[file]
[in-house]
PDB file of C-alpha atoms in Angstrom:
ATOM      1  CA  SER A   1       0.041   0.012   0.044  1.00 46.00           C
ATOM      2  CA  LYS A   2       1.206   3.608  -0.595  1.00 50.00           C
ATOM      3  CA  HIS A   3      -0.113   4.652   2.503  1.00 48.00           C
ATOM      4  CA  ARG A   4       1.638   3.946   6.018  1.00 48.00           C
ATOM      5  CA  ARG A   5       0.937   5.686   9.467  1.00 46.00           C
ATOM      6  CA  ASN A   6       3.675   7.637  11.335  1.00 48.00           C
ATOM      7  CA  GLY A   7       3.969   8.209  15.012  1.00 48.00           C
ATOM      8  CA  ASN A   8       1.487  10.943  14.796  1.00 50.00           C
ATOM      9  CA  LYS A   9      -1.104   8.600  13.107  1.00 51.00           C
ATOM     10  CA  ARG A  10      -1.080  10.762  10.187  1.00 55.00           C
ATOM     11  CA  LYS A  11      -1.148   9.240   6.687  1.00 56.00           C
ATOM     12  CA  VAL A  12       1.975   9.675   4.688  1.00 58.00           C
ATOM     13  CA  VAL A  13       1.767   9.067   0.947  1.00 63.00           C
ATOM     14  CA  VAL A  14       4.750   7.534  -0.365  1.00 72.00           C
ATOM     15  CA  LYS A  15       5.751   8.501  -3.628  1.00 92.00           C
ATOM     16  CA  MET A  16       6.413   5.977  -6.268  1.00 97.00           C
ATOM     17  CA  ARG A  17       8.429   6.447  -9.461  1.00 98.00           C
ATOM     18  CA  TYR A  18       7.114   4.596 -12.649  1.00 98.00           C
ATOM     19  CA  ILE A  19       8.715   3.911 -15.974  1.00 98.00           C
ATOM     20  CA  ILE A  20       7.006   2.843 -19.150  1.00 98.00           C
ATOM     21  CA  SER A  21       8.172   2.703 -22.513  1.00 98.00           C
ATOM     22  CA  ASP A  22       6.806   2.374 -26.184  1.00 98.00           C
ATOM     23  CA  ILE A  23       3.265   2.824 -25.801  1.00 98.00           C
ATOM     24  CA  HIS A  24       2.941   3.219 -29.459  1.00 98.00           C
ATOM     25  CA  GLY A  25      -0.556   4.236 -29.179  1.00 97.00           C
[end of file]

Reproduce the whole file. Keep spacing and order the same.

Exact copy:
[in-house]
PDB file of C-alpha atoms in Angstrom:
ATOM      1  CA  SER A   1       0.041   0.012   0.044  1.00 46.00           C
ATOM      2  CA  LYS A   2       1.206   3.608  -0.595  1.00 50.00           C
ATOM      3  CA  HIS A   3      -0.113   4.652   2.503  1.00 48.00           C
ATOM      4  CA  ARG A   4       1.638   3.946   6.018  1.00 48.00           C
ATOM      5  CA  ARG A   5       0.937   5.686   9.467  1.00 46.00           C
ATOM      6  CA  ASN A   6       3.675   7.637  11.335  1.00 48.00           C
ATOM      7  CA  GLY A   7       3.969   8.209  15.012  1.00 48.00           C
ATOM      8  CA  ASN A   8       1.487  10.943  14.796  1.00 50.00           C
ATOM      9  CA  LYS A   9      -1.104   8.600  13.107  1.00 51.00           C
ATOM     10  CA  ARG A  10      -1.080  10.762  10.187  1.00 55.00           C
ATOM     11  CA  LYS A  11      -1.148   9.240   6.687  1.00 56.00           C
ATOM     12  CA  VAL A  12       1.975   9.675   4.688  1.00 58.00           C
ATOM     13  CA  VAL A  13       1.767   9.067   0.947  1.00 63.00           C
ATOM     14  CA  VAL A  14       4.750   7.534  -0.365  1.00 72.00           C
ATOM     15  CA  LYS A  15       5.751   8.501  -3.628  1.00 92.00           C
ATOM     16  CA  MET A  16       6.413   5.977  -6.268  1.00 97.00           C
ATOM     17  CA  ARG A  17       8.429   6.447  -9.461  1.00 98.00           C
ATOM     18  CA  TYR A  18       7.114   4.596 -12.649  1.00 98.00           C
ATOM     19  CA  ILE A  19       8.715   3.911 -15.974  1.00 98.00           C
ATOM     20  CA  ILE A  20       7.006   2.843 -19.150  1.00 98.00           C
ATOM     21  CA  SER A  21       8.172   2.703 -22.513  1.00 98.00           C
ATOM     22  CA  ASP A  22       6.806   2.374 -26.184  1.00 98.00           C
ATOM     23  CA  ILE A  23       3.265   2.824 -25.801  1.00 98.00           C
ATOM     24  CA  HIS A  24       2.941   3.219 -29.459  1.00 98.00           C
ATOM     25  CA  GLY A  25      -0.556   4.236 -29.179  1.00 97.00           C